- The Washington Times - Thursday, December 22, 2011

A majority of people spoke in favor of online gambling in the District at a series of community meetings designed to inform the public about the first-in-the-nation program, according to a D.C. Lottery report released Thursday.

The lottery’s summary report says 68 percent of the 155 people who spoke at the meetings support the program, known as iGaming, compared to 22 percent who opposed it and 10 percent who took a neutral stance.

Dominant talking points among those in favor of iGaming included the belief that revenue from gaming could go toward social programs and that play would be appropriate with adequate regulation. Opponents most who called for a repeal of the program cited the way it was passed by the D.C. Council in a supplemental budget bill in December of last year.

The lottery says 254 people signed in at the meetings in each of the District’s eight wards, although more may have attended.

The report’s release on the D.C. Lottery’s website comes one day after council member Jack Evans, Ward 2 Democrat, announced he will hold his hearing on the program on Jan. 26 to determine whether the program should go forward or be repealed altogether.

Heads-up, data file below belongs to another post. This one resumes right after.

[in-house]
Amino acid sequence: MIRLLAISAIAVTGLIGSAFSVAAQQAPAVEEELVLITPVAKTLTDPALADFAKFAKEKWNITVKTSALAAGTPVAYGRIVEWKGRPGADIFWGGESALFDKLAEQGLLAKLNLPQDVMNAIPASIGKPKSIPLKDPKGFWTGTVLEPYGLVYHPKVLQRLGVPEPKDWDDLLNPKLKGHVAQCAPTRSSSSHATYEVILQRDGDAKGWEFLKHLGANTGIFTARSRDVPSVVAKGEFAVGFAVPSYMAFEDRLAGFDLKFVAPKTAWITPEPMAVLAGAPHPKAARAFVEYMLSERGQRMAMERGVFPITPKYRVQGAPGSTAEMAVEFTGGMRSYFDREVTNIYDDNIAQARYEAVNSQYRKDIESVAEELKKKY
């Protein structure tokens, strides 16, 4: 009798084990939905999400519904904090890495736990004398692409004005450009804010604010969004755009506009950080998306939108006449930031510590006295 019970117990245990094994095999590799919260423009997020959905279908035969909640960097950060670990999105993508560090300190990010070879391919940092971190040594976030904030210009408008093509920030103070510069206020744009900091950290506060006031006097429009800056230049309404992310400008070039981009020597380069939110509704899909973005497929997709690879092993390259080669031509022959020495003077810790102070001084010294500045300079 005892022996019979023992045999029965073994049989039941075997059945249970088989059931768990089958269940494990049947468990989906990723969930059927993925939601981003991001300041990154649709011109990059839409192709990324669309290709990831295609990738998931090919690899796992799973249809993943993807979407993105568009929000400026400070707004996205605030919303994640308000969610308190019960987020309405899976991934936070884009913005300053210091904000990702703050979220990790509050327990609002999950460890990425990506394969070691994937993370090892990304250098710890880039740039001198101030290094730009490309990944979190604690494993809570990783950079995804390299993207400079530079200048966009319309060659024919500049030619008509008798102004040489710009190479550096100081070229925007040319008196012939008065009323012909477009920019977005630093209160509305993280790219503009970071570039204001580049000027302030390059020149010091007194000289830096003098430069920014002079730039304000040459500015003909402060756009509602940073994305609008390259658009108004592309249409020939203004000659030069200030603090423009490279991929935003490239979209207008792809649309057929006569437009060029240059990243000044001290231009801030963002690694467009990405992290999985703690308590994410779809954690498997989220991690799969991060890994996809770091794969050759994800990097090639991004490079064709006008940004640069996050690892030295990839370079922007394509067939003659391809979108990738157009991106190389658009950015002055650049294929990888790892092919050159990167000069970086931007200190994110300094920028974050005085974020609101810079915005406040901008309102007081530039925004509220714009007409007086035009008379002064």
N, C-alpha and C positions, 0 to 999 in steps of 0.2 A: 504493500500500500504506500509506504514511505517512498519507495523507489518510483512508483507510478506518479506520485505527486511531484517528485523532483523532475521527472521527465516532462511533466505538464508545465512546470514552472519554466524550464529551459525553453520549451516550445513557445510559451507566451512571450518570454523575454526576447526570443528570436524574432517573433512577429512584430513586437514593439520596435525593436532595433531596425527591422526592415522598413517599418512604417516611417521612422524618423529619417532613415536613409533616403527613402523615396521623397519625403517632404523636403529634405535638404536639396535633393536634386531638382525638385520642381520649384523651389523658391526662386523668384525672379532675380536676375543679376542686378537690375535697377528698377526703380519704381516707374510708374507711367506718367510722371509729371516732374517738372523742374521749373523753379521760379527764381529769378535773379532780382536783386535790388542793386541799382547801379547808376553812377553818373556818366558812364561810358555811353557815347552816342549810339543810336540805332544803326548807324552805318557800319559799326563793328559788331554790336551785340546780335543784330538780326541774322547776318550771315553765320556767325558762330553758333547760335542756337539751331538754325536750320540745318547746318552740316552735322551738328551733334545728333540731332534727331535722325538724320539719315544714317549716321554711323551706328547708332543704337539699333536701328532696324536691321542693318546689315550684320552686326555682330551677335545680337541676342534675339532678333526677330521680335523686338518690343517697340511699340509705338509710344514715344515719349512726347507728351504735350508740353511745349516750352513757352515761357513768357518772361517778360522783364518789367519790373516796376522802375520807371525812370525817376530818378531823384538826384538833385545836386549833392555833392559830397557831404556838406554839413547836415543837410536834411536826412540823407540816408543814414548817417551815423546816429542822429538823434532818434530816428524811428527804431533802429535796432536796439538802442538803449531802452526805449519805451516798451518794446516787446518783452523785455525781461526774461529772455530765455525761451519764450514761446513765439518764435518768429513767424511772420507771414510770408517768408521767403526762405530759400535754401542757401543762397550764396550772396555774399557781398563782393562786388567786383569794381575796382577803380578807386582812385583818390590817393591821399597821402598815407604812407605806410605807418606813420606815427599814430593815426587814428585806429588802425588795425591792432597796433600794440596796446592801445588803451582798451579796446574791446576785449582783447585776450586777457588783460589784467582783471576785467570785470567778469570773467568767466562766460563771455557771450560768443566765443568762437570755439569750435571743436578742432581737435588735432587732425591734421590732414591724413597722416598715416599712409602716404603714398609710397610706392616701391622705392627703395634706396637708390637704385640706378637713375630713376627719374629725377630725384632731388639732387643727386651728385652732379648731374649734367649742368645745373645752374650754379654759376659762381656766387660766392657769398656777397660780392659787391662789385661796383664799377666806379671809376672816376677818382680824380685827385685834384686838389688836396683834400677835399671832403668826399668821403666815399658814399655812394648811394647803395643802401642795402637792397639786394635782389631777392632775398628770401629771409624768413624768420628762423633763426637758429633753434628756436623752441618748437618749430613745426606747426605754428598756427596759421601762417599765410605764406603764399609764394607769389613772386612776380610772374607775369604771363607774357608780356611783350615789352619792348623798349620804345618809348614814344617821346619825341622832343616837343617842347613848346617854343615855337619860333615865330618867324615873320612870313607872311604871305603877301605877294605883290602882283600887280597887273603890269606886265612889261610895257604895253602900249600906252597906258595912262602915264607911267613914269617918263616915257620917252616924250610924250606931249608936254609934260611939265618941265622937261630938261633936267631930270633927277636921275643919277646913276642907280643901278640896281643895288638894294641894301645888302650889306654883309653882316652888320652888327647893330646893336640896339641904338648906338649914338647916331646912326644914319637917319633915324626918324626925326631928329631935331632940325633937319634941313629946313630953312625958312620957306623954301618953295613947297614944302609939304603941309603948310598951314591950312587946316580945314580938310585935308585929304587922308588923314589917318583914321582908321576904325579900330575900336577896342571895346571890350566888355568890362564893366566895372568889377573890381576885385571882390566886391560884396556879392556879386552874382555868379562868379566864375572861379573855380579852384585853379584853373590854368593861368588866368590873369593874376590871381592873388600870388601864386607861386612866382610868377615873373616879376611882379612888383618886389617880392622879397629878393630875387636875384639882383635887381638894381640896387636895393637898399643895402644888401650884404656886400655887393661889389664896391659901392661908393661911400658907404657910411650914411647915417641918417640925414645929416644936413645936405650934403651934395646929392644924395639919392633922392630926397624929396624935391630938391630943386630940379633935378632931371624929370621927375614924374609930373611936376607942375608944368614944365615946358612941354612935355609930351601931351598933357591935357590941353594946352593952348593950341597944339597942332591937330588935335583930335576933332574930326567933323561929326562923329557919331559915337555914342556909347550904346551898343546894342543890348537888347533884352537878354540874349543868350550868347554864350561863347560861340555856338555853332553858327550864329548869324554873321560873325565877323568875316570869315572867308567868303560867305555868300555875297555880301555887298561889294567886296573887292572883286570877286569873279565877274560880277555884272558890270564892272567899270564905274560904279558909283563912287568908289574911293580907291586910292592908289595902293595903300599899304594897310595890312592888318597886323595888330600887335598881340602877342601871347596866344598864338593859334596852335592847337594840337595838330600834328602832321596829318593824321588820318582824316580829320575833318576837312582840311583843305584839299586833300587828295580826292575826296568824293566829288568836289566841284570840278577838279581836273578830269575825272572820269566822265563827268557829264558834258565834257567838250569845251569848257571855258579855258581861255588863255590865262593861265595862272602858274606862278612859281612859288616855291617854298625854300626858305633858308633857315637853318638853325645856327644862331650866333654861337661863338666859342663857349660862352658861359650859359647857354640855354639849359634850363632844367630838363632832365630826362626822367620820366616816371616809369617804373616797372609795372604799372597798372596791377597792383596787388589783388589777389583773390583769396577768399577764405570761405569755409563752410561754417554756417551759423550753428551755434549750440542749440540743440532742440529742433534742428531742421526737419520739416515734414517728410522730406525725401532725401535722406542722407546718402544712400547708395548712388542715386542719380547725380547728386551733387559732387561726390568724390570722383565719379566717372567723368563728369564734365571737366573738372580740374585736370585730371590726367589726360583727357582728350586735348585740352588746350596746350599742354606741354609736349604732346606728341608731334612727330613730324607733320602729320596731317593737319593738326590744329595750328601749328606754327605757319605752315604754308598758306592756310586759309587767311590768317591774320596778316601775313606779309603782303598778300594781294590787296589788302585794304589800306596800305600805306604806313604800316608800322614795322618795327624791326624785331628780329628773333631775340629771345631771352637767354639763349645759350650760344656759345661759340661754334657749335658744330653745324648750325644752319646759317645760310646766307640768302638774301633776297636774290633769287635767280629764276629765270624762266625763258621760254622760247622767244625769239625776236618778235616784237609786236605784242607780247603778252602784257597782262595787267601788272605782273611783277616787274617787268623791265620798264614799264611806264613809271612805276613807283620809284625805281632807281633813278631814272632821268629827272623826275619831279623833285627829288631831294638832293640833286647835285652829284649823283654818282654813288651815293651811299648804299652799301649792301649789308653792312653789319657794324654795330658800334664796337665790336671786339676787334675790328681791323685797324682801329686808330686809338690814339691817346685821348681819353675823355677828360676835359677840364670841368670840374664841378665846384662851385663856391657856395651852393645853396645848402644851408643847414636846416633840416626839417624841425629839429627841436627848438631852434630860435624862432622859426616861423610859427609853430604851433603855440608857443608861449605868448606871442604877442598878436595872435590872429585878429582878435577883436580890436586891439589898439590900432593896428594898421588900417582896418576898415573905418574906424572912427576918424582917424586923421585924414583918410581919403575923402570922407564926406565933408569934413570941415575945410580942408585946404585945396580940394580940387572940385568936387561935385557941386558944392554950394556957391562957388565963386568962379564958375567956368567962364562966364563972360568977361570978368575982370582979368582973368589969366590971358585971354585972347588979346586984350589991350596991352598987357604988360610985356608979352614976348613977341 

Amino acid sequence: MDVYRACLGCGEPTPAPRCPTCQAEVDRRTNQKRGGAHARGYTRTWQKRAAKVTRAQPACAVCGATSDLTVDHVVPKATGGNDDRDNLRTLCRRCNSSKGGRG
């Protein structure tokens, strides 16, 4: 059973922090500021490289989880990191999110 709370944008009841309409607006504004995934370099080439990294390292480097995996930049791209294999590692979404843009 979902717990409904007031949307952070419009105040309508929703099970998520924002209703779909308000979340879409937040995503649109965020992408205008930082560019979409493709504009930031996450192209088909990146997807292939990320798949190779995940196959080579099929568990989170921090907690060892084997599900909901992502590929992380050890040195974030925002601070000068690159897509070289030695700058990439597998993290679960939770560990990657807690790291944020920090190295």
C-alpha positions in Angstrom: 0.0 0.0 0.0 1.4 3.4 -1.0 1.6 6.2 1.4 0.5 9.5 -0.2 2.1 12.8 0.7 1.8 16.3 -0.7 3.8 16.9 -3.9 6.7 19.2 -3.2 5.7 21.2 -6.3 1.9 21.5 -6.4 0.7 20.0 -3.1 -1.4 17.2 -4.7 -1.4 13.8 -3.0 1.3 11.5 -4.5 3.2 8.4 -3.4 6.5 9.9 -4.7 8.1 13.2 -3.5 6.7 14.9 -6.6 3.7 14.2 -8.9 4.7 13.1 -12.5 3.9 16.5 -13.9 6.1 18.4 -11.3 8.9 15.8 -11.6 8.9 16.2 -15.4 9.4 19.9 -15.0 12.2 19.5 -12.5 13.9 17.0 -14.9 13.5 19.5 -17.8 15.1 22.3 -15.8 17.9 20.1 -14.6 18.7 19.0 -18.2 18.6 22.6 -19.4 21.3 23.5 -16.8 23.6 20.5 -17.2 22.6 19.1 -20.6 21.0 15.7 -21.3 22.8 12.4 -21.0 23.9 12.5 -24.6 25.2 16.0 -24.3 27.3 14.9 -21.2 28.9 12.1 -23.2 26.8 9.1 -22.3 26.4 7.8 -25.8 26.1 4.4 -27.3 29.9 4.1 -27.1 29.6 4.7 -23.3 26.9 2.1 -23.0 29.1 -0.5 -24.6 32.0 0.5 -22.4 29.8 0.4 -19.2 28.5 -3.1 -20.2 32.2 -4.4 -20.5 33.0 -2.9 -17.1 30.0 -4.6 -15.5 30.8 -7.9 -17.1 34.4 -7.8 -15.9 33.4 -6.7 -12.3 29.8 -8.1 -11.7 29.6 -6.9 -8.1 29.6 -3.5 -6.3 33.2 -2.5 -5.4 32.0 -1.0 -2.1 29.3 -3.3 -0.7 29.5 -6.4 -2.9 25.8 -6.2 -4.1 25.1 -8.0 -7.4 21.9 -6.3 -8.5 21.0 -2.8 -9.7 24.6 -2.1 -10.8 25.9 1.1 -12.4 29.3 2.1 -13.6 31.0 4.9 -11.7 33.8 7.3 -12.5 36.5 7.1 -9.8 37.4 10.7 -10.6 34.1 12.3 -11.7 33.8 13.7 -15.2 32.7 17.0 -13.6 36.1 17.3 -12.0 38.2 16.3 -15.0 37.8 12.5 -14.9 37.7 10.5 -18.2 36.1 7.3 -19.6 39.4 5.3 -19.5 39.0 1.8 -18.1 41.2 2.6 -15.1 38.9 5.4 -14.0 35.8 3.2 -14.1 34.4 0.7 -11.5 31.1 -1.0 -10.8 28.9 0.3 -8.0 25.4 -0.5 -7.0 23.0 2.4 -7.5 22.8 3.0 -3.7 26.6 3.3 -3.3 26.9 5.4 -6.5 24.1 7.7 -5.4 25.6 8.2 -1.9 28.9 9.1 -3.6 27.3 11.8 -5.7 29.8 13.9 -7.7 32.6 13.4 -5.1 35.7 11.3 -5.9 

“My role at that hearing is to present these findings,” D.C. Lottery Director Buddy Roogow said.

The lottery plans to offer four games when, and if, iGaming is implemented. Pre-approved players must register ahead of time and can play on their home computers or in pre-arranged public areas equipped with a WiFi signal that allows play.

Supporters of the program touted its potential impact on the District’s economy and said the lottery should attract a demographic with disposable income, according to the report. Some of them said the weekly betting limit of $250 is a sufficient safeguard against losses, while some said it was too low.

Opponents of the program said online gambling is risky business and the District should not be the first in the nation to try it, it places senior citizens at risk, government and gambling should not mix or they do not support the 50 percent-split of profit between the lottery system and its vendor.

Ward 4 was the only ward in which opponents of the iGaming outnumbered its supporters, at nine to eight, among public commenters.